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Moudi Hubeishy

Moudi Hubeishy

“Having the support of faculty to explore medicine beyond just words in a textbook at this early stage of my training is invaluable.”

How have faculty nurtured your professional interests during medical school?

Early in my first year, I emailed Dr. [David] Milling about my desire to start a program to help the area’s less fortunate. This led to the birth of the UB HEALS street medicine program. Dr. Milling showed me how to become a leader, helped me establish connections within the community and expanded the mentorship base by recruiting more faculty-physicians to the program. There is nothing glamorous about homeless health care. It is very difficult and tiring work, so to have faculty willing to work with us and help advance the mission really speaks to the true passion that exists here within UB.

What has been the most rewarding aspect of your education?

The opportunity to apply what I was learning in the classroom to the actual practice of medicine in the very first year. I knew that I wanted to serve those in poverty in some capacity while in medical school, but I would never have imagined that the school would be so supportive of my goals and allow me to fully explore my vision. Having the support of faculty to explore medicine beyond just words in a textbook at this early stage of my training is invaluable.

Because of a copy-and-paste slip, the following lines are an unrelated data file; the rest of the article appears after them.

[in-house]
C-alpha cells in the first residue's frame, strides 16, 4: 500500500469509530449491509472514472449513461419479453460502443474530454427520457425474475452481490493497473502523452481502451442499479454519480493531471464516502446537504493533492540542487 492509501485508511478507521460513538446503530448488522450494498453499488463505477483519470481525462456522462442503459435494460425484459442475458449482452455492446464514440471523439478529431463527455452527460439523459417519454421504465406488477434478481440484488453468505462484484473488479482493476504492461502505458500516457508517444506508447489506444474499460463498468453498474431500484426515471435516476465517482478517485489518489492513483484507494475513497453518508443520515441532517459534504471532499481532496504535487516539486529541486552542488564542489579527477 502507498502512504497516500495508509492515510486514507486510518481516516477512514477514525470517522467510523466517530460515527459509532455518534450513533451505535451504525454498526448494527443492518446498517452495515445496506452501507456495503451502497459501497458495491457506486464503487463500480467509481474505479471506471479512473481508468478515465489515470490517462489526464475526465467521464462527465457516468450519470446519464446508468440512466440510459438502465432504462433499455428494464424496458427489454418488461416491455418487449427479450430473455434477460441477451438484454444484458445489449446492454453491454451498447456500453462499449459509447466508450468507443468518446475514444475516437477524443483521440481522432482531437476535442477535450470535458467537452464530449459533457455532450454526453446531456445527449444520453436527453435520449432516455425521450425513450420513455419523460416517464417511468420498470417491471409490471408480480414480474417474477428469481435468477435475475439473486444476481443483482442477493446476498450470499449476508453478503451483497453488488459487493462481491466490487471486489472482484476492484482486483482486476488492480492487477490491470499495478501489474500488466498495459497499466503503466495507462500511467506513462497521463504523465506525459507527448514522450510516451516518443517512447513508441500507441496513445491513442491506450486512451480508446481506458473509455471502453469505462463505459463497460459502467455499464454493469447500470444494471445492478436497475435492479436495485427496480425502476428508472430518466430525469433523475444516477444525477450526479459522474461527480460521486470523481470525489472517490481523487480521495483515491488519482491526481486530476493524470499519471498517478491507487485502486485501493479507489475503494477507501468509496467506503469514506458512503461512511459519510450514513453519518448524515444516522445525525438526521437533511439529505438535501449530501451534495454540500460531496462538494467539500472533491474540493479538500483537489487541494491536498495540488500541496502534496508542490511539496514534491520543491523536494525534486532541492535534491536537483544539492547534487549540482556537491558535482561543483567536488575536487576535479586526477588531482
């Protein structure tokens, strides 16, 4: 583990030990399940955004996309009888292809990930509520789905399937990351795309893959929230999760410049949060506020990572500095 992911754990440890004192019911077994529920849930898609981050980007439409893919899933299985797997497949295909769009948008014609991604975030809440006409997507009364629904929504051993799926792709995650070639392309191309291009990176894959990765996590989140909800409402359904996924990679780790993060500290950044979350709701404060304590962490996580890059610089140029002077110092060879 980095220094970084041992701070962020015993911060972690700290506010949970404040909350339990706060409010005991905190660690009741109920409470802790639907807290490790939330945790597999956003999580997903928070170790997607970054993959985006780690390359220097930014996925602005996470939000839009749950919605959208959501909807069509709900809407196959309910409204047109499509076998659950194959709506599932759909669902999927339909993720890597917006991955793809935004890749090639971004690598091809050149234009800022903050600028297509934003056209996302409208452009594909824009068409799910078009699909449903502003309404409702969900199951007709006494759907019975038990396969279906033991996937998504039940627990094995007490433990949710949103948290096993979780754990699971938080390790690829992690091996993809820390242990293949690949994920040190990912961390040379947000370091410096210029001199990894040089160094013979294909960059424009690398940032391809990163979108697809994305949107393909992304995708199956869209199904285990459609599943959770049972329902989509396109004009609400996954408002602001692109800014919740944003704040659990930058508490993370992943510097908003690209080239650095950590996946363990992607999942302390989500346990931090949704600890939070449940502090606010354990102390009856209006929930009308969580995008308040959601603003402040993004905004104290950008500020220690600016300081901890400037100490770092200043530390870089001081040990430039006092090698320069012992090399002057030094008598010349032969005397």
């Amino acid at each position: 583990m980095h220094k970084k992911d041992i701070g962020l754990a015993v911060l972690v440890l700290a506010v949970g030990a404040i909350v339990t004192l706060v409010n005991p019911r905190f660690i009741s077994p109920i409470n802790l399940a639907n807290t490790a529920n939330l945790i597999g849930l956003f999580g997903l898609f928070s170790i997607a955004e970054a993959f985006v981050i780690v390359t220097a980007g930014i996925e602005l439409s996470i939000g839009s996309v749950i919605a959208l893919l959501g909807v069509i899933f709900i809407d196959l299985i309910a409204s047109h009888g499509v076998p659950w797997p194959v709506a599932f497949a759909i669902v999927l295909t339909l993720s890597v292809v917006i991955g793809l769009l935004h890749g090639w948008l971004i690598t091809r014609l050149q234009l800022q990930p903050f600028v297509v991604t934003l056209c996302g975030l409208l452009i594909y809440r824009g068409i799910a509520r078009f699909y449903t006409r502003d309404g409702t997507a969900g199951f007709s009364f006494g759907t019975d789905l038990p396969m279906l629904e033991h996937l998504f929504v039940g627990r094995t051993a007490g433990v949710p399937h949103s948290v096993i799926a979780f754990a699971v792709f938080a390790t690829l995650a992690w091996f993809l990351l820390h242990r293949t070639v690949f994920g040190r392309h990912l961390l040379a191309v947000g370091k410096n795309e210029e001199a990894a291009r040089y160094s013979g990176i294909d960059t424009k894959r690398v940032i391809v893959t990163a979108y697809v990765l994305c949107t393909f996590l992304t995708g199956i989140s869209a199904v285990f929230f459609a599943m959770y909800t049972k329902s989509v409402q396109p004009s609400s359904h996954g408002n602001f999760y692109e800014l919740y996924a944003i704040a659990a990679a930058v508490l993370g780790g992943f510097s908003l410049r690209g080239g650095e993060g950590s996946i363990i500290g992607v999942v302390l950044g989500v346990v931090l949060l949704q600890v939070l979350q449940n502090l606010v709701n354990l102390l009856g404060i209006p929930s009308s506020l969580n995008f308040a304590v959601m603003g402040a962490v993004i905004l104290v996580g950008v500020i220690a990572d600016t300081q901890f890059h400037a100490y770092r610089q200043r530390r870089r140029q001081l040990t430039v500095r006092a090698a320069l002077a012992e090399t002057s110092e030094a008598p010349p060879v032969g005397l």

What are the medical school’s greatest strengths?

The mentorship we receive from the faculty is amazing. I remember asking a lot of basic questions during my first semester. My faculty mentors displayed great patience with me. They answered all my questions and followed up through conversations with me. They also were willing to dedicate extra time to work with me and help me advance my education.

What’s most appealing about Western New York?

The opportunity that is available. To me, opportunity is having a group of people willing to see something through and willing to fight for the best possible outcome. This is what I see the most of in Western New York.

What would you tell others interested in UB?

I would say that medicine is medicine: No matter where you go you will likely be learning the same or similar information. Mentorship, opportunity and the ability to thrive is what makes UB a special place to complete your medical education.